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The trouble with ETFs Add to ...

One of the downside risks to investing in a narrowly focused exchange traded fund is that the fund could get yanked out from beneath you. As the Canadian Capitalist pointed out recently, new funds are multiplying faster than mosquitoes in a puddle of water these days - but funds are also shutting down at a pretty quick pace too.

The reason for a shut-down usually relates to a lack of interest among investors, reflected in low trading volumes and total assets. The Canadian Capitalist looked at ETFs launched by iShares and Claymore, and found that most of the funds appear to be in good shape.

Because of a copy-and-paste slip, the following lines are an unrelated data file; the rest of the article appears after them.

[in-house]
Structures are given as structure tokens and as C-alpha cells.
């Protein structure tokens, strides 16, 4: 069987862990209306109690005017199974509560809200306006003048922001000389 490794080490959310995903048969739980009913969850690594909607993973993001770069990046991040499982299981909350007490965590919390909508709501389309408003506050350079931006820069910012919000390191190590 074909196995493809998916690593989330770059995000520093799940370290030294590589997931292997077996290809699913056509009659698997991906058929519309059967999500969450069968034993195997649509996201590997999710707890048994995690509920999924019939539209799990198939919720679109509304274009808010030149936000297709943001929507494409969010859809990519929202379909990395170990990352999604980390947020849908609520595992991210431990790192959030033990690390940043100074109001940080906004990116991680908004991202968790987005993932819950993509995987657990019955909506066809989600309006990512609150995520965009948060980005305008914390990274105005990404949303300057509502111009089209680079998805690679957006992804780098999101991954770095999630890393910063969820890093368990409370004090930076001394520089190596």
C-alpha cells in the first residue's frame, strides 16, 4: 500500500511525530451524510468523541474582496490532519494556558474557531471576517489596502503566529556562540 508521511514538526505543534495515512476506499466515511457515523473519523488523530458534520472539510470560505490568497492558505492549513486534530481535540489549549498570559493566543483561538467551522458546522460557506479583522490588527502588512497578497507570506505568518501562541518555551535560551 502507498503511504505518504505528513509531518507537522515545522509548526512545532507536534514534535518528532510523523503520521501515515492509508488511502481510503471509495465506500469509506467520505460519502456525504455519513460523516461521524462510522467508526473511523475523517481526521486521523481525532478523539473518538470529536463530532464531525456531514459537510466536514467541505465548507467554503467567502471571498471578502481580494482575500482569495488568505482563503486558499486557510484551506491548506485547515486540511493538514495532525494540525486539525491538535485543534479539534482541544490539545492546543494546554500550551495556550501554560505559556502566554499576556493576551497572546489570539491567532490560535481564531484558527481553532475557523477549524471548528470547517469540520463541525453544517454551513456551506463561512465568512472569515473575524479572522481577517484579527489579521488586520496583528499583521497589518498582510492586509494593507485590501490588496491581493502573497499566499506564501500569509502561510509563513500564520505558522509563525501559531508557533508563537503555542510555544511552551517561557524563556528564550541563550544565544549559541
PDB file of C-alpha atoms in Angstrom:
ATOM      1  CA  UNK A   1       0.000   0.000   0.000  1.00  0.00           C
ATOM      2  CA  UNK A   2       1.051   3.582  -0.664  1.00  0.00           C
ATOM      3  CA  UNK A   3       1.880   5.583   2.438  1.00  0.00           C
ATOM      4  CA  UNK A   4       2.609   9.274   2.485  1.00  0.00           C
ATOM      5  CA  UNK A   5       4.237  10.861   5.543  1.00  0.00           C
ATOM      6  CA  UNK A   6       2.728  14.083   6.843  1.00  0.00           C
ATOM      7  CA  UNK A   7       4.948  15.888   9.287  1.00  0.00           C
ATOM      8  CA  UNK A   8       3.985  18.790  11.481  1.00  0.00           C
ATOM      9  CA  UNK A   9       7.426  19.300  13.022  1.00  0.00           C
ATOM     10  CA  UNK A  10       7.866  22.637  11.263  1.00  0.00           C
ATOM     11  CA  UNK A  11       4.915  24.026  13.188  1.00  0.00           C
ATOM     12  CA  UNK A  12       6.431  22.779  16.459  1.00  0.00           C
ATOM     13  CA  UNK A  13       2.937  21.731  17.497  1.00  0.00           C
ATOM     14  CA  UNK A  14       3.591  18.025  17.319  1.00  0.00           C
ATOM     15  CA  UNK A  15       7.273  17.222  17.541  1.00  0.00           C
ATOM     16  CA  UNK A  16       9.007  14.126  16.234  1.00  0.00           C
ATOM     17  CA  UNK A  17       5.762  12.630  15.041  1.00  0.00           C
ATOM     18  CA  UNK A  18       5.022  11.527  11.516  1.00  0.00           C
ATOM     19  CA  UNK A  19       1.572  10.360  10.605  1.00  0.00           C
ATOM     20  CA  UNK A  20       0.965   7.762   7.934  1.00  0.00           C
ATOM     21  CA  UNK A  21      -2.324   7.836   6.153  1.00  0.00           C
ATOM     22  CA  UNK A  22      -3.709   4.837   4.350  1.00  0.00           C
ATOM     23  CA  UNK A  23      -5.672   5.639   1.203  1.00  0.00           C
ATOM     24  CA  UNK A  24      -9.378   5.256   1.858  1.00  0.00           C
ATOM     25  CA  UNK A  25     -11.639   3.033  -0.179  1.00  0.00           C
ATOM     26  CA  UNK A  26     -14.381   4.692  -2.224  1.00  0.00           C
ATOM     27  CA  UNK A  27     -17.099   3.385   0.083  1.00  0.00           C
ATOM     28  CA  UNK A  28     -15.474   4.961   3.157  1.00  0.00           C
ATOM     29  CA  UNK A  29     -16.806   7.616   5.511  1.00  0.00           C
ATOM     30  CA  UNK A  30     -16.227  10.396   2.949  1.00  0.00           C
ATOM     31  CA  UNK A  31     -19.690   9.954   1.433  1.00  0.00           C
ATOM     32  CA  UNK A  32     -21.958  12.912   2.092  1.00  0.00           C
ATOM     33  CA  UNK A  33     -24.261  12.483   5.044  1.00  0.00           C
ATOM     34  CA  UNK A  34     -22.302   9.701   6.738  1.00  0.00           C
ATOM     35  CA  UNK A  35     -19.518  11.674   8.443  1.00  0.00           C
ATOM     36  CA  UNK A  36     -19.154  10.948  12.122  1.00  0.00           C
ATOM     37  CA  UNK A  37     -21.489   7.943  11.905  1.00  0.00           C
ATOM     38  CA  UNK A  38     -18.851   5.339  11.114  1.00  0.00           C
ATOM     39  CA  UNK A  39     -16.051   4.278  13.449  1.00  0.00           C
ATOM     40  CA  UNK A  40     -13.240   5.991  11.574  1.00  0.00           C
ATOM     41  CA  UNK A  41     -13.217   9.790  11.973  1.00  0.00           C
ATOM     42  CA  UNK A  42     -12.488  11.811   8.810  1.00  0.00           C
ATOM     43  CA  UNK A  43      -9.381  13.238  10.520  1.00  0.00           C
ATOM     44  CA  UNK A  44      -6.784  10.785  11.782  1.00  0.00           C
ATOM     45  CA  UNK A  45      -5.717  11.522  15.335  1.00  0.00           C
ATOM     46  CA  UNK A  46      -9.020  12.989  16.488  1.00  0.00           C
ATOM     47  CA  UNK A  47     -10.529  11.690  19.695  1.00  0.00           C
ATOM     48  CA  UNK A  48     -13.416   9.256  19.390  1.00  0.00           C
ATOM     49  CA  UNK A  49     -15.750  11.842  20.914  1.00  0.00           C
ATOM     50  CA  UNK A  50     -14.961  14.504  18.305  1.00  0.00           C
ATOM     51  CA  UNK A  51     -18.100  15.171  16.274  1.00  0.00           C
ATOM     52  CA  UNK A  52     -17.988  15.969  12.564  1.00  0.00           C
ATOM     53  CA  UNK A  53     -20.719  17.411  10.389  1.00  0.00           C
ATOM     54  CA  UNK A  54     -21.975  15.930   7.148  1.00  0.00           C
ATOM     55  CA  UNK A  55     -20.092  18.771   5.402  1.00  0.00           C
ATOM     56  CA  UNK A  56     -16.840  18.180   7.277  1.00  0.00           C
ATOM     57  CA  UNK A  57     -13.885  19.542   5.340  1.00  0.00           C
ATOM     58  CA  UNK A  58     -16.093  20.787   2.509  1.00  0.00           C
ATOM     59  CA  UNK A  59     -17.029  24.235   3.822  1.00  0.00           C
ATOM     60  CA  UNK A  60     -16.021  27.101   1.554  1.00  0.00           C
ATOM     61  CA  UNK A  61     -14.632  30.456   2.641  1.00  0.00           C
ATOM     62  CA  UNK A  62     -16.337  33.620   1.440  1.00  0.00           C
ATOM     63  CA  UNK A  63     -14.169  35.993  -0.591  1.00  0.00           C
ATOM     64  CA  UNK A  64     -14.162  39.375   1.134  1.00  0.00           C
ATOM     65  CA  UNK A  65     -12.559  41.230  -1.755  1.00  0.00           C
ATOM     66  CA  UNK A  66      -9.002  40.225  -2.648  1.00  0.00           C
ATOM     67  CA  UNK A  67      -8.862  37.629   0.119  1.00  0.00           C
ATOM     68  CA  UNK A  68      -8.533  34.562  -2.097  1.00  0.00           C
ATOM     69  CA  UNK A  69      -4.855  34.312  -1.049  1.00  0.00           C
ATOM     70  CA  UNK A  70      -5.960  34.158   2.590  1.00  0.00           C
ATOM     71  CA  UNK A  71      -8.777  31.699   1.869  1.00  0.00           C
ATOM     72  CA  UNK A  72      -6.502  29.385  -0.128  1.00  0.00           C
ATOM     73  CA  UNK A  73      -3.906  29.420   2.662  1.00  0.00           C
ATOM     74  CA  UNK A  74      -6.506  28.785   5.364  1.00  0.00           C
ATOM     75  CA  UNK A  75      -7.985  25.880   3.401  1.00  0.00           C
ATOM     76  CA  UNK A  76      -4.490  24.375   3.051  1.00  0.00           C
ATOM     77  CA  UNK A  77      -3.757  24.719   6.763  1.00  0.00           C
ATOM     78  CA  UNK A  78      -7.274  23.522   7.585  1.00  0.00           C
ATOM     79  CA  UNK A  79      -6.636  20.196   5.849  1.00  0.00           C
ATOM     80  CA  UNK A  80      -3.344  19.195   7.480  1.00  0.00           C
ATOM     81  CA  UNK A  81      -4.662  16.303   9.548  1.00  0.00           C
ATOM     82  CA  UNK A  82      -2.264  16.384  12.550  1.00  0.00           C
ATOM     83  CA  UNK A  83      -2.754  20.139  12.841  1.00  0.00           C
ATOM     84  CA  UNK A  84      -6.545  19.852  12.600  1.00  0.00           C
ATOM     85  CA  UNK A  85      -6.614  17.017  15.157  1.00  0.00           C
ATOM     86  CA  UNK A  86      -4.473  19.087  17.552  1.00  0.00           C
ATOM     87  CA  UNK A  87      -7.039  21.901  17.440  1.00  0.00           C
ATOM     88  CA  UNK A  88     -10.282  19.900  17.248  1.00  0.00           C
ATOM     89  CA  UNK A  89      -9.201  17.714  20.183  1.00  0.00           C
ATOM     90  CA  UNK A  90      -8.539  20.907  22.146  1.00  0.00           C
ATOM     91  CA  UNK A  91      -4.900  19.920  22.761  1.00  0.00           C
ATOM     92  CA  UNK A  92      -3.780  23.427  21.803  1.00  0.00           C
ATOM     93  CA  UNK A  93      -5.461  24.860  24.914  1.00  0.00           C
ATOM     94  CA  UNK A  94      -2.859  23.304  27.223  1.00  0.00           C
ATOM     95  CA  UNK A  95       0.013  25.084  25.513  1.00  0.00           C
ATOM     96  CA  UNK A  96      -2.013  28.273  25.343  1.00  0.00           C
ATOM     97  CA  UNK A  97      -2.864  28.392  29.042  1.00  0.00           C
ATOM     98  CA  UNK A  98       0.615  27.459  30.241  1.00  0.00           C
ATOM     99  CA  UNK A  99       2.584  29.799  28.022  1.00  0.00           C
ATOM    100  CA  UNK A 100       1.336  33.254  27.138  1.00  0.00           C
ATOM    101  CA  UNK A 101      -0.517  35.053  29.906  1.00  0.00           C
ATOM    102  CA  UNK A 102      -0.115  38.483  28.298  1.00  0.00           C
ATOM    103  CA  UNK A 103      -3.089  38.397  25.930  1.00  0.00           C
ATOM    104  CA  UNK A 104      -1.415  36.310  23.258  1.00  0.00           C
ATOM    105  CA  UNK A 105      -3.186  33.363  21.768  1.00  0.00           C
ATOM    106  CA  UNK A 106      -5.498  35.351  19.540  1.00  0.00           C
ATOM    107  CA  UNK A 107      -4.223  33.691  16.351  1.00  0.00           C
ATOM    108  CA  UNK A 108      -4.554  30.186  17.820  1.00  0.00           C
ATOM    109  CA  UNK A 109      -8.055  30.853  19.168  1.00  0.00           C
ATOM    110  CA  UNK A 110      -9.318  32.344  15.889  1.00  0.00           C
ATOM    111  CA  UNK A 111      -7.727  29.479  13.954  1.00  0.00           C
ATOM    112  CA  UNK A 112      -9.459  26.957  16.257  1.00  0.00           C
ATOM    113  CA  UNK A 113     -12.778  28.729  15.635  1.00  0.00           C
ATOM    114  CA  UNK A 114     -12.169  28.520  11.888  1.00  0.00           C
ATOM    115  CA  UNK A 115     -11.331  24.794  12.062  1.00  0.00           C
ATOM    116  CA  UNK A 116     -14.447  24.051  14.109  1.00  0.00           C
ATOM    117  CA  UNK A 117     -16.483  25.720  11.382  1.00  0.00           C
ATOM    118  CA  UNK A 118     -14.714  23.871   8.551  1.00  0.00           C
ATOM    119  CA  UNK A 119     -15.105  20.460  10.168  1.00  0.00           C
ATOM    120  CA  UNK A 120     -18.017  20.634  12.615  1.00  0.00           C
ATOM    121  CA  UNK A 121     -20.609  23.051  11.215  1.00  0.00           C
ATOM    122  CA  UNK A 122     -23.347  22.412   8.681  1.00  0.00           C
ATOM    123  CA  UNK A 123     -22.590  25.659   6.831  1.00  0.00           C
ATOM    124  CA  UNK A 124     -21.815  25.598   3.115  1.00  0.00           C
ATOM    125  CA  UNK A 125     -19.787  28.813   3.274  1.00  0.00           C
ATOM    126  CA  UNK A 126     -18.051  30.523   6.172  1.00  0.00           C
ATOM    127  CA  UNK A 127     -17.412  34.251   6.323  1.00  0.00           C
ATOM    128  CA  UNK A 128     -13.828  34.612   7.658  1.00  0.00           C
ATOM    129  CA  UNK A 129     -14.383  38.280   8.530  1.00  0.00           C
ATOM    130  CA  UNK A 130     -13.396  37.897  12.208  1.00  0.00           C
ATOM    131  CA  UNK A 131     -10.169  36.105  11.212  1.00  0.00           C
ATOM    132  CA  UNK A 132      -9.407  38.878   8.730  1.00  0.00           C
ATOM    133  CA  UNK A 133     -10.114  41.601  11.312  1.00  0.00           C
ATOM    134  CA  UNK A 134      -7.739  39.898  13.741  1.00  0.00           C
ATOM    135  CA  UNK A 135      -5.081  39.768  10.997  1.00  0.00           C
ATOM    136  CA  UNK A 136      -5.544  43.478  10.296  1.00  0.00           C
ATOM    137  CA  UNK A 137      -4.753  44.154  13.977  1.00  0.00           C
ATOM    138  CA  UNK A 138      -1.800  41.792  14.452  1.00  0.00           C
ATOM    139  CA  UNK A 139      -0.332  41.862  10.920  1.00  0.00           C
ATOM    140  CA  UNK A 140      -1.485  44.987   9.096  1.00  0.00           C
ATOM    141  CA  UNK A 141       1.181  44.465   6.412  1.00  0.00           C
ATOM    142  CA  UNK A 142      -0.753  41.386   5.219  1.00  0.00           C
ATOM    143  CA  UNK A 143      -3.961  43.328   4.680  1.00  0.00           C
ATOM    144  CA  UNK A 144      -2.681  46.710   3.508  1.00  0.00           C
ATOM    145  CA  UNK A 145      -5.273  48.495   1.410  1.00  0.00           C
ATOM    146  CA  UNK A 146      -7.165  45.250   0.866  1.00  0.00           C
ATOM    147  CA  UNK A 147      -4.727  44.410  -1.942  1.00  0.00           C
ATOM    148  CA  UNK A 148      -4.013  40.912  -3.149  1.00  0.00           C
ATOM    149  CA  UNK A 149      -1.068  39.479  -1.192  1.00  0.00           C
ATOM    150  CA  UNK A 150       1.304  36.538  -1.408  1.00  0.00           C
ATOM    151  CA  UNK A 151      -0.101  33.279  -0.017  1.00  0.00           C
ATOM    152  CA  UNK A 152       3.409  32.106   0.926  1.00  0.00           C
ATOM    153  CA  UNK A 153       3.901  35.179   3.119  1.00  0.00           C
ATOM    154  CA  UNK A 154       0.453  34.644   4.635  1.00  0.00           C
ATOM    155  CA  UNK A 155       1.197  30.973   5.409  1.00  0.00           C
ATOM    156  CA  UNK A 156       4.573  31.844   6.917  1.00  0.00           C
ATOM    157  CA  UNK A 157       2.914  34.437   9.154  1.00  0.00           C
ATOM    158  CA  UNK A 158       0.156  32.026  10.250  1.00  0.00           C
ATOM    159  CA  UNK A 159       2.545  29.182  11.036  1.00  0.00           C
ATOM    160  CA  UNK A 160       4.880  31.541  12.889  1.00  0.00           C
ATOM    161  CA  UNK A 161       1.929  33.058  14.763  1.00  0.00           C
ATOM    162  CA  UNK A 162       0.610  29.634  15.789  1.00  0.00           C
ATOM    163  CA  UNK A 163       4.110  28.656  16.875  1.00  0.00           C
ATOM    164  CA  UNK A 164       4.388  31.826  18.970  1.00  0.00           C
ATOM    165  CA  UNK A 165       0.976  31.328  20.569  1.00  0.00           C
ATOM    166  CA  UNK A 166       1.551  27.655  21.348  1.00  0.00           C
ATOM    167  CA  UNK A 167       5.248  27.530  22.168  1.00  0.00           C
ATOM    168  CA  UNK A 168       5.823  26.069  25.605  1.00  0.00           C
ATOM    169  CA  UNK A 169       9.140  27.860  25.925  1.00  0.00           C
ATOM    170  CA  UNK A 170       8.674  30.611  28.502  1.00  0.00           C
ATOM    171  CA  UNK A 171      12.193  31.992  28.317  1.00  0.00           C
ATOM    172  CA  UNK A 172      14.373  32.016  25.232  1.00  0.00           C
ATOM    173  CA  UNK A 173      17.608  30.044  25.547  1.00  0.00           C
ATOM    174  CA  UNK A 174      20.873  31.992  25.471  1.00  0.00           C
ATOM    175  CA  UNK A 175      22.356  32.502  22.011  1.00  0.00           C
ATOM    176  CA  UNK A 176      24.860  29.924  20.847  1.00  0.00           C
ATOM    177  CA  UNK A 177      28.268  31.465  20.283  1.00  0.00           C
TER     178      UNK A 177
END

The two exceptions: iShares CDN Jantzi Social Index Fund and Claymore S&P Global Water Index Fund. According to the blogger, both ETFs qualify for the ETF Deathwatch criteria used by Invest With An Edge site. (That is, they must be at least six months old and have average daily trading volumes of less than $100,000 or less.)

According to a recent article in Smart Money , there were just 80 ETFs on the U.S. market in 2000. That number swelled to 737 by the end of 2008, although dozens have shut down as the ETF industry wrestles with what appears to be a glut of products.

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